You've already taken the first step: you've booked your trip. You've made the big decision to chuck it all in and head overseas for an epic adventure, the kind that will take you far from home, and probably for a long time.
That's a pretty big deal. The rest is mere detail, things to take care of at home before you head off on the journey. They're the little things you never thought of, and the big things you're not looking forward to tackling.
But they're all completely necessary. Here's what you have to do.
Lists are your friend. Big long lists of all the things that need to be taken care of before you can get on that plane and not worry about anything back home ever again. Any time you think of something to do, add it to the list. You can even write down things you've already done, and then cross them off straight away. It'll make you feel good.
Maybe you're going somewhere dangerous. Or maybe you're not. But the only way to know for sure is to do your research and get a good idea of what it's going to be like once you land. Check smartraveller.gov.au, but also check out forums like Lonely Planet's Thorn Tree, and even TripAdvisor to get advice from fellow travellers who might not be turned off by government warnings.
The last thing you want on an extended journey to the middle of nowhere is to need to see a doctor. Before you leave it's worth going to your local GP for a general check-up and working on your fitness and tailoring it to your holiday. Going skiing? Climb some stairs. Going hiking? Get out and about on foot. And if you're a smoker, there's never been a better time to quit.
After you've been to the GP, head over to a specialist travel doctor and get yourself vaccinated for the specific destinations you'll be visiting. Because nothing ruins your holiday quite like a bout of cholera.
Pack for your destination
Don't just throw everything you own into a bag. And don't feel you need to stock up on expensive, travel-specific clothes either. Just take the things you're comfortable wearing, and that will be suitable for your destination. Going to the Middle East? Take light clothes that will cover you up. Going to south-east Asia? Maybe leave the jumpers behind. Going to northern Europe? Get ready to layer up my friend. And bear in mind that if you've forgotten something important, you can probably buy it overseas. They have shops over there too, you know.
Don't pack too much
It's tempting to take absolutely everything you'll need for an entire year, but you really don't want to be carting that much around. Take enough underwear for about 10 days. Take shirts for the same amount of time. When you run out, do a load of washing. Plan to buy location-specific clothes like jackets once you've arrived. It'll save you from carrying around bulky things that you don't need for months on end.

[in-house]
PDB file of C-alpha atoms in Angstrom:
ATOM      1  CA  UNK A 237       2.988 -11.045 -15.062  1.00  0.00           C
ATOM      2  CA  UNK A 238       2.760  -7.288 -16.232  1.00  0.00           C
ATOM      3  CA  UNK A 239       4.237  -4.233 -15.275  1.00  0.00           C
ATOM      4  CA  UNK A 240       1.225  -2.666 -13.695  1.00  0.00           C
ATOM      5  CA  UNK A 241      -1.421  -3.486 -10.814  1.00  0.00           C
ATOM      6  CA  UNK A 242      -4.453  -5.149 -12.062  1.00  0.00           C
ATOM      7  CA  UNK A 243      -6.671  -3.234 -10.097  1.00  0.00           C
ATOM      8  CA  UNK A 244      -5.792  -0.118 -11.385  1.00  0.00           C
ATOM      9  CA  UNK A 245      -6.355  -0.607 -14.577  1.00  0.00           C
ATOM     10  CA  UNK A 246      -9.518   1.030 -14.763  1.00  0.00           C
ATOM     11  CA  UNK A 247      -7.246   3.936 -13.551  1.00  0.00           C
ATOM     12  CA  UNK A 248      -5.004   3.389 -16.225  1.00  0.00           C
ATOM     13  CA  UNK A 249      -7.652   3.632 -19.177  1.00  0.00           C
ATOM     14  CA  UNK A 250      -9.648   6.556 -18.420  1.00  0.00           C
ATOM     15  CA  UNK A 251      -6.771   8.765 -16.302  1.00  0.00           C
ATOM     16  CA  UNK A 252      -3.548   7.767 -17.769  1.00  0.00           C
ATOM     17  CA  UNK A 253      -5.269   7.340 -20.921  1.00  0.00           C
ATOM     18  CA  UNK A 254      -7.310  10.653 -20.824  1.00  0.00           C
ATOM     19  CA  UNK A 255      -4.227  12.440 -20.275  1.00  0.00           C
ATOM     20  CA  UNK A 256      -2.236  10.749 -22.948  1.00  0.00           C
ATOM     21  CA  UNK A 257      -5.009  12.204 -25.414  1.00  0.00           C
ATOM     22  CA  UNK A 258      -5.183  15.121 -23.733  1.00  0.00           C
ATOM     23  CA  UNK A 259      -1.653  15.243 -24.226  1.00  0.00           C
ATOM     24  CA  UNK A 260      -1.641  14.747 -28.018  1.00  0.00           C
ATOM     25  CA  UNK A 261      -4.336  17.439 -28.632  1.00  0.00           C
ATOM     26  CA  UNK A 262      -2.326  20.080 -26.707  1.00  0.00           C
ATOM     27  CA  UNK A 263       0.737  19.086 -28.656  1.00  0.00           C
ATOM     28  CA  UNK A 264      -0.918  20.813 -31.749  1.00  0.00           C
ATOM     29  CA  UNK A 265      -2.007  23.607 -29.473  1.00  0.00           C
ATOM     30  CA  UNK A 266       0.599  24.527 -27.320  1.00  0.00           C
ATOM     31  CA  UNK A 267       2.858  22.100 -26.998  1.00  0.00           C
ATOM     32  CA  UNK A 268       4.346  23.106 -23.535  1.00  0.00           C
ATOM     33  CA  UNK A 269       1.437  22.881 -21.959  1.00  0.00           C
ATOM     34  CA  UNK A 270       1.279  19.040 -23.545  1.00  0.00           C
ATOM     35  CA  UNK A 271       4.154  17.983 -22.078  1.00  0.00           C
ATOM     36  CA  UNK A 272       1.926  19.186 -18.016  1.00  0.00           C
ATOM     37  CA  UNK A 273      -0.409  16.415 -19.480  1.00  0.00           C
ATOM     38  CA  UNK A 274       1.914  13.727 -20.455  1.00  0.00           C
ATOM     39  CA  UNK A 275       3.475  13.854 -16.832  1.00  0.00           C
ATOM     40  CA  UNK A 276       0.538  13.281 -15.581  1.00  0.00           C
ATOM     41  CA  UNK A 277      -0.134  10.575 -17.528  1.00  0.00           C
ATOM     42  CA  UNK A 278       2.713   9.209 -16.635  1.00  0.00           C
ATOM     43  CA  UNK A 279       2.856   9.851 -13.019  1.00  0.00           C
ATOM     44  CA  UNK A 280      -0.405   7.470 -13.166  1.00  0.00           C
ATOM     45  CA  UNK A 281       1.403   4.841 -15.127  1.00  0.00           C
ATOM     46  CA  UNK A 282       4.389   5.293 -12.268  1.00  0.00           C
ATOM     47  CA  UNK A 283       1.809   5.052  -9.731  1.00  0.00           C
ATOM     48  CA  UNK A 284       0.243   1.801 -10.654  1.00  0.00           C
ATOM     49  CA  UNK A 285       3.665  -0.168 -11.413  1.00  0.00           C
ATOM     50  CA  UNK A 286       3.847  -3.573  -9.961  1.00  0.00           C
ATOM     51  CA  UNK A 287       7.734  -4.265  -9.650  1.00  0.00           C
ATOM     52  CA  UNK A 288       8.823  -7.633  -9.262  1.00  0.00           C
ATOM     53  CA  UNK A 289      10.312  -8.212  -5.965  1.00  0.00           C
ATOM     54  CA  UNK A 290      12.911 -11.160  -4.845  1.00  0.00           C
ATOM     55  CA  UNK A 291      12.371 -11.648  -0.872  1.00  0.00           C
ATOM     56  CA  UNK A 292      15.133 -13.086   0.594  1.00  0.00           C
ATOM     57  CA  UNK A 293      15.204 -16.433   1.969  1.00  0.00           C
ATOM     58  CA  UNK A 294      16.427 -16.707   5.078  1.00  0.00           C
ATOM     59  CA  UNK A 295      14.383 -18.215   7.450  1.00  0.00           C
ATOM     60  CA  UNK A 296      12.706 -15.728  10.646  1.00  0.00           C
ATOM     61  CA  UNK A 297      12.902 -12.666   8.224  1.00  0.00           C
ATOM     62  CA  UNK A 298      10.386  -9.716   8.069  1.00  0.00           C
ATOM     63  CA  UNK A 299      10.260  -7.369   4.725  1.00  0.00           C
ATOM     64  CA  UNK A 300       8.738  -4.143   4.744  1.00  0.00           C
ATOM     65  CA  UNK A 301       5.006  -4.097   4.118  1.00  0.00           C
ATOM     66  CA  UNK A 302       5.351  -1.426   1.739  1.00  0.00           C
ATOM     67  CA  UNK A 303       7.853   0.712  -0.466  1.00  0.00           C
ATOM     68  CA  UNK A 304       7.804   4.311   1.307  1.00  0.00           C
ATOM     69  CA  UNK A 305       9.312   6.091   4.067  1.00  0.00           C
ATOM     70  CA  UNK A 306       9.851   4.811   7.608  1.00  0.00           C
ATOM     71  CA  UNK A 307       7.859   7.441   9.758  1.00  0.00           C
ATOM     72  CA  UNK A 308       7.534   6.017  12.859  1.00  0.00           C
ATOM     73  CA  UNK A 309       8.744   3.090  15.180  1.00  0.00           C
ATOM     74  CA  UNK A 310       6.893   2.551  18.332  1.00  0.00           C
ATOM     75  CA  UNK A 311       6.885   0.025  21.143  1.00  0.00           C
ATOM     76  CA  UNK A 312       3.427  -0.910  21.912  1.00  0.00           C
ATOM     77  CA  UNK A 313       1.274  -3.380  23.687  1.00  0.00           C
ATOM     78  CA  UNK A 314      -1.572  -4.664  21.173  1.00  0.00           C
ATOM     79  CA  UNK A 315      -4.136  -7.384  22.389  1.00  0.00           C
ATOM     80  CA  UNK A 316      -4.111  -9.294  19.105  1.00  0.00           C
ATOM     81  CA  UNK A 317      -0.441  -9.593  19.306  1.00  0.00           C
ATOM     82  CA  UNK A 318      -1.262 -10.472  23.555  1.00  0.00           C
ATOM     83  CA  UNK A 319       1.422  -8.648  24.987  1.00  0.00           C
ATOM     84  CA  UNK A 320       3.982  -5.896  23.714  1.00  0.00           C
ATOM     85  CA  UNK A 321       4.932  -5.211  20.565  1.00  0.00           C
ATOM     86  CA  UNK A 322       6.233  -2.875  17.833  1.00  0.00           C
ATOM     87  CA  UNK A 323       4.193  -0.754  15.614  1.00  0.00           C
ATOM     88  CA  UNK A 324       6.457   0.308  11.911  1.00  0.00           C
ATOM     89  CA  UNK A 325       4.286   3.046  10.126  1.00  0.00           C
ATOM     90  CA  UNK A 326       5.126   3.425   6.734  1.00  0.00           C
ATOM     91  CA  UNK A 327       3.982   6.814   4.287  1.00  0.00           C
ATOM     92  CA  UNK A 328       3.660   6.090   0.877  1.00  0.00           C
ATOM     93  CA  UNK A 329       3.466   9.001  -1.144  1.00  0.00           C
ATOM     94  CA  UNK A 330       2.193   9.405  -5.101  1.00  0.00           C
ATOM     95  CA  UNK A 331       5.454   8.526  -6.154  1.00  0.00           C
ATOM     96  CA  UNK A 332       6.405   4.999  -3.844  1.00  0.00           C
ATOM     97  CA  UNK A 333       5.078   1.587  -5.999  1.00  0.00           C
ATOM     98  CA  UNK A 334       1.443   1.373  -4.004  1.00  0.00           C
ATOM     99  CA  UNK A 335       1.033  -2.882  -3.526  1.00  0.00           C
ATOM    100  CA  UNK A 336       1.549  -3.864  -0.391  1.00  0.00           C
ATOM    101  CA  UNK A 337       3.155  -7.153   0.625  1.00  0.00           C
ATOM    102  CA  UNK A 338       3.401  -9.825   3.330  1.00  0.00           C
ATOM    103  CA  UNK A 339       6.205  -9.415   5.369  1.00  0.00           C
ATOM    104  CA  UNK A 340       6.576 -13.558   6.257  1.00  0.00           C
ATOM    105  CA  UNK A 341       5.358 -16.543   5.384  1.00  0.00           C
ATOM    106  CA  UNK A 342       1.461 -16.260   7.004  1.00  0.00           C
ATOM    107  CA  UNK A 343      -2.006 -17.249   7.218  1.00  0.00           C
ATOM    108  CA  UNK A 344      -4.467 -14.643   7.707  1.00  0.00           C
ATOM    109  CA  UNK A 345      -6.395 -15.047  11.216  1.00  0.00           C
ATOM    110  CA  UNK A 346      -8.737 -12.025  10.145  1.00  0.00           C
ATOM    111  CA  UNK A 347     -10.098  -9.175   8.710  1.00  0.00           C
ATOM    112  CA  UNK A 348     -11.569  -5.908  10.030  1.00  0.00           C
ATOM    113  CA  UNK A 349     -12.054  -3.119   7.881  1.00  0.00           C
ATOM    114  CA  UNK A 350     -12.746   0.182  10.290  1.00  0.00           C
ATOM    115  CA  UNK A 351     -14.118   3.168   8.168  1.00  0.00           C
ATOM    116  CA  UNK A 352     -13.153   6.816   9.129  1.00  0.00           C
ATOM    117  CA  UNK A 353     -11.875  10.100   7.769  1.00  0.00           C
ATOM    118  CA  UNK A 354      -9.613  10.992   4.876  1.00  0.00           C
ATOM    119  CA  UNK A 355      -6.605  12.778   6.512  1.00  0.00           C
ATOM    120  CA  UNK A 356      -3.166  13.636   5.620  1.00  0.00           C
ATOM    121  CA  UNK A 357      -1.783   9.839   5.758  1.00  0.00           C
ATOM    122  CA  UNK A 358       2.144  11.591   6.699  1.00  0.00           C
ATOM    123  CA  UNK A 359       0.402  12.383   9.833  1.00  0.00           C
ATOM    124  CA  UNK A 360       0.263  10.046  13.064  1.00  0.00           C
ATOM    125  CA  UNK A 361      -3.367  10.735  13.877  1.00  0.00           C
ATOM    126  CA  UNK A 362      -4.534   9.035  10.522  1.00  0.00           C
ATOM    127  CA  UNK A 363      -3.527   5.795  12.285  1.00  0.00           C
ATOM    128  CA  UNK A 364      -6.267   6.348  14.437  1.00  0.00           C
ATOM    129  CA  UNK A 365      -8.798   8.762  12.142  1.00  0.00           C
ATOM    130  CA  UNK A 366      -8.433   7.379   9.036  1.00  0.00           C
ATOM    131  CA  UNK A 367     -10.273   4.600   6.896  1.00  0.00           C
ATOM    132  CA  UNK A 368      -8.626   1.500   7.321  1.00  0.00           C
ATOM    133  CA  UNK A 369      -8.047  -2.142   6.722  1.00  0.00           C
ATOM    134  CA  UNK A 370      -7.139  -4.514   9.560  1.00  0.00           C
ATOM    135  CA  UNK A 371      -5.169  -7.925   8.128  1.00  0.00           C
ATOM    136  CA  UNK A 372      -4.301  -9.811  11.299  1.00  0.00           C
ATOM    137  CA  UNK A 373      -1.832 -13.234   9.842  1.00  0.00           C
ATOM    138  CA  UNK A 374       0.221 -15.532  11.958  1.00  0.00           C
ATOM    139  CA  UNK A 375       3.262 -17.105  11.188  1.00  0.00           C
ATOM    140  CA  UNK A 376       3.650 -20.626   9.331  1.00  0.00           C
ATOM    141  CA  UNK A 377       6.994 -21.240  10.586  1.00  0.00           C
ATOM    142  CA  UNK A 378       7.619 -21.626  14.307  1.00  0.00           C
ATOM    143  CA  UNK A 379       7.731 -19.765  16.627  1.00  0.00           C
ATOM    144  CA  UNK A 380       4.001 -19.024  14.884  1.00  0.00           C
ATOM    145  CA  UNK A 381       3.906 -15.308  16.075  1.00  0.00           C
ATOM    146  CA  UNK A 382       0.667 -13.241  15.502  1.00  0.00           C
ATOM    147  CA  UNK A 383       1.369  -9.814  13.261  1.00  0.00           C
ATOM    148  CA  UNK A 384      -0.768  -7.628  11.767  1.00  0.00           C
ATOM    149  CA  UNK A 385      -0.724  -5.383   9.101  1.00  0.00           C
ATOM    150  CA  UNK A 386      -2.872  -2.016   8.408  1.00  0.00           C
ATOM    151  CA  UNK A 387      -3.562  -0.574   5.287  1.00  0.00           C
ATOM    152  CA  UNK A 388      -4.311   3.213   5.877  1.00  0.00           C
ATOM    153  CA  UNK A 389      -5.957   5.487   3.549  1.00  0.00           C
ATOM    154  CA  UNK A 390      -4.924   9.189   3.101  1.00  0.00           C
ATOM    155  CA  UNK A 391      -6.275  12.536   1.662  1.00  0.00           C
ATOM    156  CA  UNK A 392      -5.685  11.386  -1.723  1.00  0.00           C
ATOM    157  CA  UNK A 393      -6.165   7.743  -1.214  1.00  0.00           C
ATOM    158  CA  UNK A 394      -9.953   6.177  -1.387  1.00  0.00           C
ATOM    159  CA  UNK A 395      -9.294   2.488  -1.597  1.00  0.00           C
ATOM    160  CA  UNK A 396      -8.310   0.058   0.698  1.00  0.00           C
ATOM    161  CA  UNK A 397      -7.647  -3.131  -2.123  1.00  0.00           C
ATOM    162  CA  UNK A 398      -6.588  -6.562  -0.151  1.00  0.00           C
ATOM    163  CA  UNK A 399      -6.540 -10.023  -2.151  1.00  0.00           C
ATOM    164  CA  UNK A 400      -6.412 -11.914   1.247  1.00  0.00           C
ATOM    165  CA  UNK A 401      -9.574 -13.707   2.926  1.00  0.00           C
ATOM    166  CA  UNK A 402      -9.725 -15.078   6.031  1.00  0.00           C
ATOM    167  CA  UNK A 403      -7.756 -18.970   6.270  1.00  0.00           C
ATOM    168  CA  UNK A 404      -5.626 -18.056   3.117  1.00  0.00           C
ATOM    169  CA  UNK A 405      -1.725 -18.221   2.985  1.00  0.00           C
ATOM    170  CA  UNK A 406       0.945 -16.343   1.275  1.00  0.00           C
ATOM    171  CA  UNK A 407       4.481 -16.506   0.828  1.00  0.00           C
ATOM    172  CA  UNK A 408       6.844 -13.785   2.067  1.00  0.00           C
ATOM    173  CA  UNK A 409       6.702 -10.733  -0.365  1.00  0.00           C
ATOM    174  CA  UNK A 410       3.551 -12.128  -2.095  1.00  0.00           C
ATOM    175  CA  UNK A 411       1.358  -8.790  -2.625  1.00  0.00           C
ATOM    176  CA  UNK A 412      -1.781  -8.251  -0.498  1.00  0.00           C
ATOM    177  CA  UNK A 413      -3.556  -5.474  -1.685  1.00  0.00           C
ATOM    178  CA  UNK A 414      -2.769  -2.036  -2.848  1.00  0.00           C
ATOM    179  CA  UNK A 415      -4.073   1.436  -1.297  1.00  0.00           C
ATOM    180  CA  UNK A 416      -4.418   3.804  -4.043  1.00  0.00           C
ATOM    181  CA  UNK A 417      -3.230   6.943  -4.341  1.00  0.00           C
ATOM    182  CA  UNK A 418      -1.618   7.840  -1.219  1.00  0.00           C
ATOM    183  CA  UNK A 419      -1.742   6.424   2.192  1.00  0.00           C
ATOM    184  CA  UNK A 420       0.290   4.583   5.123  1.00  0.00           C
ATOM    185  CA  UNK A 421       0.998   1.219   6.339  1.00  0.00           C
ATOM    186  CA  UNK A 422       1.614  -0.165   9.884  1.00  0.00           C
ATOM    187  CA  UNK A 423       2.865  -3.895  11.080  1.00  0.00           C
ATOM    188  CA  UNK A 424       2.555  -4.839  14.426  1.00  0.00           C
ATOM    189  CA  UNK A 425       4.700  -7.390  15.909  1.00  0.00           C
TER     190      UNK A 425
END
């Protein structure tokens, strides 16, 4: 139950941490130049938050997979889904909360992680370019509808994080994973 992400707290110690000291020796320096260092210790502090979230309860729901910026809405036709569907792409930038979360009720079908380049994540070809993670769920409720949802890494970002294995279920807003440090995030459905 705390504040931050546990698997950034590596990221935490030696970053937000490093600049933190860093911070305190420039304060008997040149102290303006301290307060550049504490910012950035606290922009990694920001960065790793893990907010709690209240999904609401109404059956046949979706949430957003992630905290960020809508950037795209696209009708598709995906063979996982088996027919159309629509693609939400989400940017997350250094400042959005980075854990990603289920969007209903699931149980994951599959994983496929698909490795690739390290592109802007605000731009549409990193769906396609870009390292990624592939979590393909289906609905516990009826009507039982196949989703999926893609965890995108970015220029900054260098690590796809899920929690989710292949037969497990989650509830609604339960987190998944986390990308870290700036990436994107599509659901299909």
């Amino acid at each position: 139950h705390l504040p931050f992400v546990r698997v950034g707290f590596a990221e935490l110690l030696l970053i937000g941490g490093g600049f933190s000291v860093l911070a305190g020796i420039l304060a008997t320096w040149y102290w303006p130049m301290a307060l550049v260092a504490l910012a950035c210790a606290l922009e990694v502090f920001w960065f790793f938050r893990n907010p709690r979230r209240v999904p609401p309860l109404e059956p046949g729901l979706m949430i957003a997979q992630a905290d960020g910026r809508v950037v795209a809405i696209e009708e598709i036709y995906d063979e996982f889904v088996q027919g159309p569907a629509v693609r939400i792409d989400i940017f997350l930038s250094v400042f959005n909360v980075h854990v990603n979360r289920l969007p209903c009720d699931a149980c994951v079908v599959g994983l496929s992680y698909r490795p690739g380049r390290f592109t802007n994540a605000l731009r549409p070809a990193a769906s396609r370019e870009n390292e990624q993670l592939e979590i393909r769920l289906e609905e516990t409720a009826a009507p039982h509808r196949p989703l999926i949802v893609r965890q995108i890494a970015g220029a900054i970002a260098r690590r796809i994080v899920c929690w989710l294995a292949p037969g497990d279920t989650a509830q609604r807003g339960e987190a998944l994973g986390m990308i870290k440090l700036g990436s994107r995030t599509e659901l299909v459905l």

Plan to break up your trip with homestays
When you're going on an extended trip – say, anything over a few months – the constant grind of hostels and dorm rooms is going to get to you after a while. On an epic journey you need to plan for some epic rest stops. Think you'll really like a certain city or destination? Book a week there in an apartment, say through Airbnb. You'll be able to relax as if you were at home, cook your own food, and finally wash those disgusting clothes.
Tidy up the loose ends
Before you leave, there are plenty of annoying little things to take care of. You're probably giving up your house or apartment, which means you're going to have to sell your furniture, or organise somewhere to store it. You'll need to forward your mail on to someone as well – hopefully someone responsible. You'll also need to sort out paying any ongoing bills. Best thing to do is have them sent to you electronically so you can view and pay them on the go. Or even better, cancel them all. You're going travelling – you don't need an Australian mobile phone.
Do the boring stuff
Urgh. This isn't fun. But before you leave you really need to take care of the travelling fine print: photocopy your passport and travel documents and give a few copies to family and friends; organise your access to money overseas, including a travel card account and a way to get hold of emergency funds if you're robbed; give details, however vague, of your planned itinerary to parents or friends so someone always has a rough idea of where you are; and finally, get travel insurance. You'd be crazy to leave home without it.
This article brought to you in association with Nicabate.